I remembered an odd feeling that once haunted me, whenever I took a photograph in the street. Now, we take photos all of the time: photos of ourselves; photos of each other; photos of sunrises and billboards; photos of cocktails of blackberry and gin; photos of plates of sweetbreads, or pork cheek or pineapple; photos of the dawn or midnight; photos of our nudity and clothing; photos of the blur of streetlights from the top deck of a bus, or a line of trees on the horizon seen from a moving train. Back then, photos were relatively rare, however, a minor discipline, an outsider art. While cameras were available to all, the idea of taking more than one photo a day, at least for most of us, was an odd idea. Who had the time to record each moment? And so, when I took a photo in the street, perhaps of an odd kind of door, or the patterns of decimated paint on a section of wood, I’d imagine someone approaching, tapping me on the shoulder, and asking in tones that were really quite severe: ‘What do you think you’ve seen?’ And I would be unable to answer, because the photo would be sealed in time, for later developing, or else it would appear on a minute screen without real definition. I often wonder what happened to this imagined interlocutor, whether he (because he is a he, surely?) still exists in someone else’s imagination, or whether he has passed into oblivion, exhausted, now, by his intemperate and censorious demands.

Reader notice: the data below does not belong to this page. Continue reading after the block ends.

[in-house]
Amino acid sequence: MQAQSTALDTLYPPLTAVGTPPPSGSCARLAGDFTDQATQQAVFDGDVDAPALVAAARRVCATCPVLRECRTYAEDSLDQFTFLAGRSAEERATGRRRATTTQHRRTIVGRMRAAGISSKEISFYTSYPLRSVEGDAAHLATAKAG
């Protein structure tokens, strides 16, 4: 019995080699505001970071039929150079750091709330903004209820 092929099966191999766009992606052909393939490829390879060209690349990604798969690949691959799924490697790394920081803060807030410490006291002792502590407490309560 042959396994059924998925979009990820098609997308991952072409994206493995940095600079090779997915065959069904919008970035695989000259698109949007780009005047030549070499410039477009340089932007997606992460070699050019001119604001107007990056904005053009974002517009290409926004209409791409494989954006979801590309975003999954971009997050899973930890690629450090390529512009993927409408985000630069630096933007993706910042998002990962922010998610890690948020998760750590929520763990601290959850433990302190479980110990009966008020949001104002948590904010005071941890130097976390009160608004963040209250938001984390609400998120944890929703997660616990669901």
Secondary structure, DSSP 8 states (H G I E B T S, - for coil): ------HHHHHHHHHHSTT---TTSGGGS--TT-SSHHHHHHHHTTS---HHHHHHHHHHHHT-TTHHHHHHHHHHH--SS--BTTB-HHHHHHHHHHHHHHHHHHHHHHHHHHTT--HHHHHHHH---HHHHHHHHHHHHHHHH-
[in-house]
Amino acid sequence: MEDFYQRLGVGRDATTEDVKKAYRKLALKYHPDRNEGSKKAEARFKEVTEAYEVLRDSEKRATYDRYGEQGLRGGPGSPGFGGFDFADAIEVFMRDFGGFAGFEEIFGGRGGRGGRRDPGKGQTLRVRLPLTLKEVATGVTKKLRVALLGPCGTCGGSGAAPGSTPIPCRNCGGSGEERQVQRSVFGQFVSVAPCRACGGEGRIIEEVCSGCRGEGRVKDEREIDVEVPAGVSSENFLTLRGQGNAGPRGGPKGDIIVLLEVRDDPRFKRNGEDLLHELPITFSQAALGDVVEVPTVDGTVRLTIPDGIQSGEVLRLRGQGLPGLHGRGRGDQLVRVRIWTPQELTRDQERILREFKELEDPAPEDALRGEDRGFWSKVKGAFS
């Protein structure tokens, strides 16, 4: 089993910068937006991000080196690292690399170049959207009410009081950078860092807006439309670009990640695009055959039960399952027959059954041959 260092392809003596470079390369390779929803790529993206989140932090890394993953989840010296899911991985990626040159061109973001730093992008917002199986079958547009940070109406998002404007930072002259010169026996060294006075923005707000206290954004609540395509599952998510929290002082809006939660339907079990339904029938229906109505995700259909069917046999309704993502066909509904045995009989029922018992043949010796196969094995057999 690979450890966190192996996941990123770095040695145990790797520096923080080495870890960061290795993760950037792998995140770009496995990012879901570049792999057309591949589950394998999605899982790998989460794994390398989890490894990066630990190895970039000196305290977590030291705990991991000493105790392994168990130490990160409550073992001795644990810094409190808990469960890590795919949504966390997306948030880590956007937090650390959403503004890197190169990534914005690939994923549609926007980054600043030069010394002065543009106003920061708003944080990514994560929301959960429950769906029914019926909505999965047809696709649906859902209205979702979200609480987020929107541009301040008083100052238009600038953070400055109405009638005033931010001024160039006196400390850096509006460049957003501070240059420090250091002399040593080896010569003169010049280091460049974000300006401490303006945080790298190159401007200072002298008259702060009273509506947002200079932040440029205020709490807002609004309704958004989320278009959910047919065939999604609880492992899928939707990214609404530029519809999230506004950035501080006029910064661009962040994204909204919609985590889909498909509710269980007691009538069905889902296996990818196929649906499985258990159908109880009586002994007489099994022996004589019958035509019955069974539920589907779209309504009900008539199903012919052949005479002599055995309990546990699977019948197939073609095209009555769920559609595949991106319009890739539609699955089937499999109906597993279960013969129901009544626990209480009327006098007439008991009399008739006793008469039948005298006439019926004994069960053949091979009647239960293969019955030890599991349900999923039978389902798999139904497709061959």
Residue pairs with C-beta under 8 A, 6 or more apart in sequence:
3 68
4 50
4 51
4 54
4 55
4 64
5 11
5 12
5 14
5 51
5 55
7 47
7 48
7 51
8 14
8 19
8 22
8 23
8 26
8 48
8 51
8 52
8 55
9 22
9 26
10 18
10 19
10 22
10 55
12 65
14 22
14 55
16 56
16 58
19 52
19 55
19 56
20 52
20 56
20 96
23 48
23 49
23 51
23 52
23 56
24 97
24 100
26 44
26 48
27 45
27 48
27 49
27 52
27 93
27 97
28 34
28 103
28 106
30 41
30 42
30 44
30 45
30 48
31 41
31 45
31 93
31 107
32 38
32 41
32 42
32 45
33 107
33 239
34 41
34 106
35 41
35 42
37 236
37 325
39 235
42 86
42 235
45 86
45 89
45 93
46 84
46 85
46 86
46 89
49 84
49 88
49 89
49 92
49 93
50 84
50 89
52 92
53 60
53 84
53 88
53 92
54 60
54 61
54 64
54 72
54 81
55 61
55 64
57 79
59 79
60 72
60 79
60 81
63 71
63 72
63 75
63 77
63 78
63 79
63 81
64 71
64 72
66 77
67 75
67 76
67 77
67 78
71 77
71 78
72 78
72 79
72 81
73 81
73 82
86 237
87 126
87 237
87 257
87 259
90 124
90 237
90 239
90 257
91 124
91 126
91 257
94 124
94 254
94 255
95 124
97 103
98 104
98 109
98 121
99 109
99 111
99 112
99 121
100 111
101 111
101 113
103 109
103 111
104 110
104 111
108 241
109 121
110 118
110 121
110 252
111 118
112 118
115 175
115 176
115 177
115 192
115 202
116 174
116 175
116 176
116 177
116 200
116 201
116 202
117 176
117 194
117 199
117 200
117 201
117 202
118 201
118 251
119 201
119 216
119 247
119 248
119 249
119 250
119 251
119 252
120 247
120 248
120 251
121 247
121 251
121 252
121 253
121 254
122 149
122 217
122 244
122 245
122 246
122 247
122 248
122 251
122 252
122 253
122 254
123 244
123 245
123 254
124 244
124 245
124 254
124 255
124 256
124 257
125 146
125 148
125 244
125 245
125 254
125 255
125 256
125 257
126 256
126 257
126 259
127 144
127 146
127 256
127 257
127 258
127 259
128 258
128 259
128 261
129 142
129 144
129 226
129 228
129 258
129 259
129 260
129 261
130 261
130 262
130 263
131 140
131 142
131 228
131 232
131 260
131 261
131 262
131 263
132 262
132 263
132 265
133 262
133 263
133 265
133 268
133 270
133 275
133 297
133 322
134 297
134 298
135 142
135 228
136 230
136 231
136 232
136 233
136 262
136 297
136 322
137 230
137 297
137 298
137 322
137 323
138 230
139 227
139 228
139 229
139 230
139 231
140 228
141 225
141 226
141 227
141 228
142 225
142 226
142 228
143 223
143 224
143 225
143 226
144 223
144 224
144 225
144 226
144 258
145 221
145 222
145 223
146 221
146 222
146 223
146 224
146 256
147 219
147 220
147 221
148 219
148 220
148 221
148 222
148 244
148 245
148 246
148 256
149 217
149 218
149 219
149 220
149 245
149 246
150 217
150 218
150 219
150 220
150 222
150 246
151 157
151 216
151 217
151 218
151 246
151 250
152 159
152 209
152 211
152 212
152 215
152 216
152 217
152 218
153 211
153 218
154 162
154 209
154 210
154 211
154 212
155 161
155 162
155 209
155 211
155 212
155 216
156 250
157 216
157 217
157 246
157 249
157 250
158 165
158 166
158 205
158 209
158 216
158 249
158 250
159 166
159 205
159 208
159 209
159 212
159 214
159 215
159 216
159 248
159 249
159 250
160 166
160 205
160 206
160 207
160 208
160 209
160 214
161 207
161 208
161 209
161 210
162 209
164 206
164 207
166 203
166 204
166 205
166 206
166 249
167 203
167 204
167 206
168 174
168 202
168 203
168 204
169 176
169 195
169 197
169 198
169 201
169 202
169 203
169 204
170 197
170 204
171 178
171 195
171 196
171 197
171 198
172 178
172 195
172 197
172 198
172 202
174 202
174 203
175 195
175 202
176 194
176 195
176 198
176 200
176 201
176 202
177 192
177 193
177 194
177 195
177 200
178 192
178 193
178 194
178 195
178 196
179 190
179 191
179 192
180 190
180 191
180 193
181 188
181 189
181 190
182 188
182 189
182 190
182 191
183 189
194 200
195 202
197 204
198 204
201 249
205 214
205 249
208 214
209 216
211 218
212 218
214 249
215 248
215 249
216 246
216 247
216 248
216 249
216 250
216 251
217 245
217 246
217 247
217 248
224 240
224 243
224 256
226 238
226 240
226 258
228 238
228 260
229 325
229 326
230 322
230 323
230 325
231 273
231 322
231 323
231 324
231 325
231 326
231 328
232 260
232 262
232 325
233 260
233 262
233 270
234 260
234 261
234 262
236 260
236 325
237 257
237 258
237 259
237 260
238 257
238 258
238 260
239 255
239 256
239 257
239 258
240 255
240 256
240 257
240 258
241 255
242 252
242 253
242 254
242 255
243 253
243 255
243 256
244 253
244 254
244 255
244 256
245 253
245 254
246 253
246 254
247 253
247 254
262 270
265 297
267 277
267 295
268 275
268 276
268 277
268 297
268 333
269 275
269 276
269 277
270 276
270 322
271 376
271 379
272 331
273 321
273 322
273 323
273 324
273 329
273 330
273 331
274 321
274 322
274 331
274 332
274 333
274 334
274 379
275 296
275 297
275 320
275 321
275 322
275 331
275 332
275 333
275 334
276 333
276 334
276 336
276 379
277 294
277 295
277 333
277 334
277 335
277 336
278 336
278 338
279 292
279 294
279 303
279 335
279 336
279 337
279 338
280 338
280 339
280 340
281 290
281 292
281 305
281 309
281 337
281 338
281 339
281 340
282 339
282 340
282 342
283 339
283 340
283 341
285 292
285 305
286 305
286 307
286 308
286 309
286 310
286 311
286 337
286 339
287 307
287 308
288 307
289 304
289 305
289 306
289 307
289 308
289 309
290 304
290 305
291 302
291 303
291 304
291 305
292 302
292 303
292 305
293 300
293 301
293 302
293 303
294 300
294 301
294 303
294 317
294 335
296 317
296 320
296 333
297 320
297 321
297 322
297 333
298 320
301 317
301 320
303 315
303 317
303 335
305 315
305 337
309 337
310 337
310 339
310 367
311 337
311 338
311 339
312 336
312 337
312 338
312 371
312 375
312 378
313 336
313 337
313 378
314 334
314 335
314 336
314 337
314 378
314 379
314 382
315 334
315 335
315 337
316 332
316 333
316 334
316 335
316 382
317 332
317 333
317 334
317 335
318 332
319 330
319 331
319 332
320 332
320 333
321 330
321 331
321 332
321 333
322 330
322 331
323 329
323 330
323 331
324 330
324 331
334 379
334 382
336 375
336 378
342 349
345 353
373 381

Published by Dan Bennett
I'm a writer and poet. My first novel, All the Dogs, appeared in 2008, and was described by Niall Griffiths as 'a stirring debut, a compellingly written tract on the importance of finding a place on the earth.' My fiction has appeared in London Noir, Crimewave, Black Static and 3AM. I live in London, where, amongst other things, I teach Creative Writing for the Open University. https://absenceclub.com View all posts by Dan Bennett